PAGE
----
29th January 2021
Gurpreet Singh expresses how hard it can be to tell people he stammers and to get them to understand what it's like to stammer.
Hi. I'm Gurpreet and I’m from New Delhi. I have been stammering my whole life, as far as I can remember.
Like every other person who stammers, I too have to face challenges with my speech every day, or rather should I say every moment I want to utter something from my mouth. Some people may not find it very problematic, while for others it can be a nightmare every time they have to speak or talk to someone.
Stammering has been such a deep-rooted part of my life, and still no one else knows about it.
Since childhood I have been trying to hide my stammer from others. I choose to not speak rather than stammer. I am 32 and still struggling to find a stable financial life. All my friends settled in their lives long back but I still don't have a job. My own family doesn't know about my stammer or how deep my feelings about it are — I never talk about it to them because I can't bear to see them crying for me. For them I am fluent because I have learnt to substitute words which I can say, or I stay silent for most of the time. I stayed silent in school even when I knew the answer to a question and I often got punished for that. I often skipped saying a simple "Yes" when the register was called and was marked as absent.
People don't understand
Stammering has been such a deep-rooted part of my life, and still no one else knows about it. They really don't know what my problem is. And the ruthless thing about stammering is you can't even explain your stammering without stammering while explaining. And you know in your mind when looking in peoples' eyes that they don't have a clue what I'm talking about. And because I can't explain it to anyone, they just simply don't get it. They start advising me to speak slowly, take pauses, be confident, don't worry about what others would think, you can do it, etc.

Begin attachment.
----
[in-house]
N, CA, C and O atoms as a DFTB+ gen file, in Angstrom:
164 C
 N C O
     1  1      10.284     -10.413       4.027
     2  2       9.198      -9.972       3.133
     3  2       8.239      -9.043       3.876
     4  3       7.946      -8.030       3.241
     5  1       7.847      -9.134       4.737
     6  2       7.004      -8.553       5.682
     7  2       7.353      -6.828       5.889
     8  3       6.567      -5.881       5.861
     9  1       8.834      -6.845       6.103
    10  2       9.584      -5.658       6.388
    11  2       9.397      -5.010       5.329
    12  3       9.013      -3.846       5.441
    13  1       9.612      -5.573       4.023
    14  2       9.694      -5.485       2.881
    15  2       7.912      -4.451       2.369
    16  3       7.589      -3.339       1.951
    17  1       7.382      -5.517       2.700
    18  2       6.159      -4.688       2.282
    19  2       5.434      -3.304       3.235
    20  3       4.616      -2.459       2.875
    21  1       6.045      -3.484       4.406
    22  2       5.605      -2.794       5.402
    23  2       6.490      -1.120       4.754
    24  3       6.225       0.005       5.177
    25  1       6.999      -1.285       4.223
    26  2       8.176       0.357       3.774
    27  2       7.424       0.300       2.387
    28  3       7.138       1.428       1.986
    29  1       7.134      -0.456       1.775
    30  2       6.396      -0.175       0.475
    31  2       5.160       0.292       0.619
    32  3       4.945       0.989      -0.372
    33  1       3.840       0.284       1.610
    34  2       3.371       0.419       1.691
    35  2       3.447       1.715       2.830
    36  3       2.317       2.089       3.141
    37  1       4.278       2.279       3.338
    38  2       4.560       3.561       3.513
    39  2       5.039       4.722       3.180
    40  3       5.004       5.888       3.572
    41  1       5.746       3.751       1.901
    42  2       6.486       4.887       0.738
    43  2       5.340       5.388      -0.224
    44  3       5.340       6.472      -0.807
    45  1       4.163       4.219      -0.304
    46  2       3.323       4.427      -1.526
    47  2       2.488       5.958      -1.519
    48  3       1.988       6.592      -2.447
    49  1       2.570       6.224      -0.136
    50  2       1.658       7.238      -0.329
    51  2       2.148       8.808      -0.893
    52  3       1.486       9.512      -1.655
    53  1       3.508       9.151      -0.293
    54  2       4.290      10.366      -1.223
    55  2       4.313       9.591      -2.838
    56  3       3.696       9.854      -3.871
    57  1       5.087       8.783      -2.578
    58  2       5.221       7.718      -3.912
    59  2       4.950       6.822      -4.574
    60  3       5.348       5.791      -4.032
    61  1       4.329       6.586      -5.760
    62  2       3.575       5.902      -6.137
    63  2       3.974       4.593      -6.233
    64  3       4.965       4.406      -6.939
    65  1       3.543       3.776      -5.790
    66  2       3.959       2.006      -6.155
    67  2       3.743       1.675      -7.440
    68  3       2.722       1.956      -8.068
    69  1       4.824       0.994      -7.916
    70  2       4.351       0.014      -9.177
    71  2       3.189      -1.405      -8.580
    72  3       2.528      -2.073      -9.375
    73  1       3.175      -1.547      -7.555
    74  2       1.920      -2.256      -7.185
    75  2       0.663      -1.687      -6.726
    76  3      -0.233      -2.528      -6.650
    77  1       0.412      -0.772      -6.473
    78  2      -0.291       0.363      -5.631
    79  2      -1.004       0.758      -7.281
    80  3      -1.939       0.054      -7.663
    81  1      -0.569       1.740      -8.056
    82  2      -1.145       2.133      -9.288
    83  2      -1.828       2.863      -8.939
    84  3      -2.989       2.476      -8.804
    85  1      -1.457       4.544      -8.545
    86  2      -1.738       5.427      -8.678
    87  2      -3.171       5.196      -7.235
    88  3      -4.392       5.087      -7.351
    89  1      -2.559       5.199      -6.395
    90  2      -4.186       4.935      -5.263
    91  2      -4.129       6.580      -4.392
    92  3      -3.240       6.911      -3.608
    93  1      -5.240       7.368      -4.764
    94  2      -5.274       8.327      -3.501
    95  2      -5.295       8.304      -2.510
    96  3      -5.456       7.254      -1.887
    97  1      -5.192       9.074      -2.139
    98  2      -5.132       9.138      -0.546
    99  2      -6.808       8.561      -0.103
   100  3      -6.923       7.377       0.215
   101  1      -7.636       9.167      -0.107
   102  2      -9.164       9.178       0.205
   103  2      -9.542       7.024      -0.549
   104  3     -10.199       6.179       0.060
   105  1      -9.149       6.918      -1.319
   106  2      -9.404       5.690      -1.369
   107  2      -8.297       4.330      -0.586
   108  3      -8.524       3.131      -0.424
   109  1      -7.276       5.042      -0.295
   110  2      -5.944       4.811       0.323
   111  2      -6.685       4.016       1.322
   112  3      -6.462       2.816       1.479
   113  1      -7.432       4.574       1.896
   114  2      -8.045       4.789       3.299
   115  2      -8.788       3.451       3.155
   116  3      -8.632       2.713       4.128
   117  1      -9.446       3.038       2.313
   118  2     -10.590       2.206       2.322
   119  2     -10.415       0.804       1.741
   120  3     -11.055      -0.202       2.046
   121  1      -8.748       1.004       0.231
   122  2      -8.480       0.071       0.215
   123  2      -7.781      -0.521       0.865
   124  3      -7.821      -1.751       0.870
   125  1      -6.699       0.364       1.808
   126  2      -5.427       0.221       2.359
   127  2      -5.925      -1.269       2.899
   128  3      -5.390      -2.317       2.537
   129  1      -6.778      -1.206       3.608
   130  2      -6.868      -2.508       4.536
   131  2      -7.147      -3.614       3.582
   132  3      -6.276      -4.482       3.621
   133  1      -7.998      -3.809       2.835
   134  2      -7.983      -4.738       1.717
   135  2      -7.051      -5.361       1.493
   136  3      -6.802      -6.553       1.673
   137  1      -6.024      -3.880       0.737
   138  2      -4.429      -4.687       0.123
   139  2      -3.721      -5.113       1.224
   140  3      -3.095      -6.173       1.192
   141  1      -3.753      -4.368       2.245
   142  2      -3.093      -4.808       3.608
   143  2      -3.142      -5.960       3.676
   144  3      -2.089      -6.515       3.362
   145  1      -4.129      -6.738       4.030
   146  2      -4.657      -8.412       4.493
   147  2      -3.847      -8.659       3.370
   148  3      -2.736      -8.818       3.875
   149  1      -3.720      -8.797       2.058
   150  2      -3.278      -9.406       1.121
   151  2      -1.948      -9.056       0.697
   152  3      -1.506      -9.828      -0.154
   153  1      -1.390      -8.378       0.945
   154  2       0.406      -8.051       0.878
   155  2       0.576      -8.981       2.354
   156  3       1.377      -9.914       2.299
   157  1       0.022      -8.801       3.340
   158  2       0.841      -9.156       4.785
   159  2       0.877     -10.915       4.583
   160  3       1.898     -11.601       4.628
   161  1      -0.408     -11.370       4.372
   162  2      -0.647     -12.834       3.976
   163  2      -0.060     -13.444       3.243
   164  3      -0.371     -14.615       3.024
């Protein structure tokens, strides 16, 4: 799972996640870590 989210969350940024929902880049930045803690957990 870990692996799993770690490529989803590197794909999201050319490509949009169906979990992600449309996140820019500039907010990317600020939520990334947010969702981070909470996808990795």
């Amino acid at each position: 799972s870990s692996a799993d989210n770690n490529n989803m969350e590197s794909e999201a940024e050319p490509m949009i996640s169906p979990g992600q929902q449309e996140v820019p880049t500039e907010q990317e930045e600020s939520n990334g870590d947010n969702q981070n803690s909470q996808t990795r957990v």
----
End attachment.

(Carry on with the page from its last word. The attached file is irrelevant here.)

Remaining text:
Everyone thinks it's just a lack of confidence, that it's nothing. Even if you try to explain your condition to someone, they often say, "Everyone has issues in their life, so what?"
There have been times when I stammer and the other person has asked if I am thirsty or if I'm feeling unwell. And I can’t even explain that inner broken helpless feeling I have, and I control my tears and expression and just say, "Yes, I am thirsty. I'd rather them think that than think I stammer. That is the most difficult thing to face, which only a person who stammers can understand. When someone does find out that I stammer they just start nodding out of pity.
Because stammering is the one disability people laugh at or make fun of, they don't take you seriously and can think you are making excuses. Everyone thinks it's just a lack of confidence, that it's nothing. Even if you try to explain your condition to someone, they often say, "Everyone has issues in their life, so what?" They think stammering is just a normal problem or a bad phase of life. They are just not ready to accept it is a disability, it is just a joke to them.
But no matter if nobody can understand even a bit of what I have been feeling all my life. I am strong enough and I am never going to give up.
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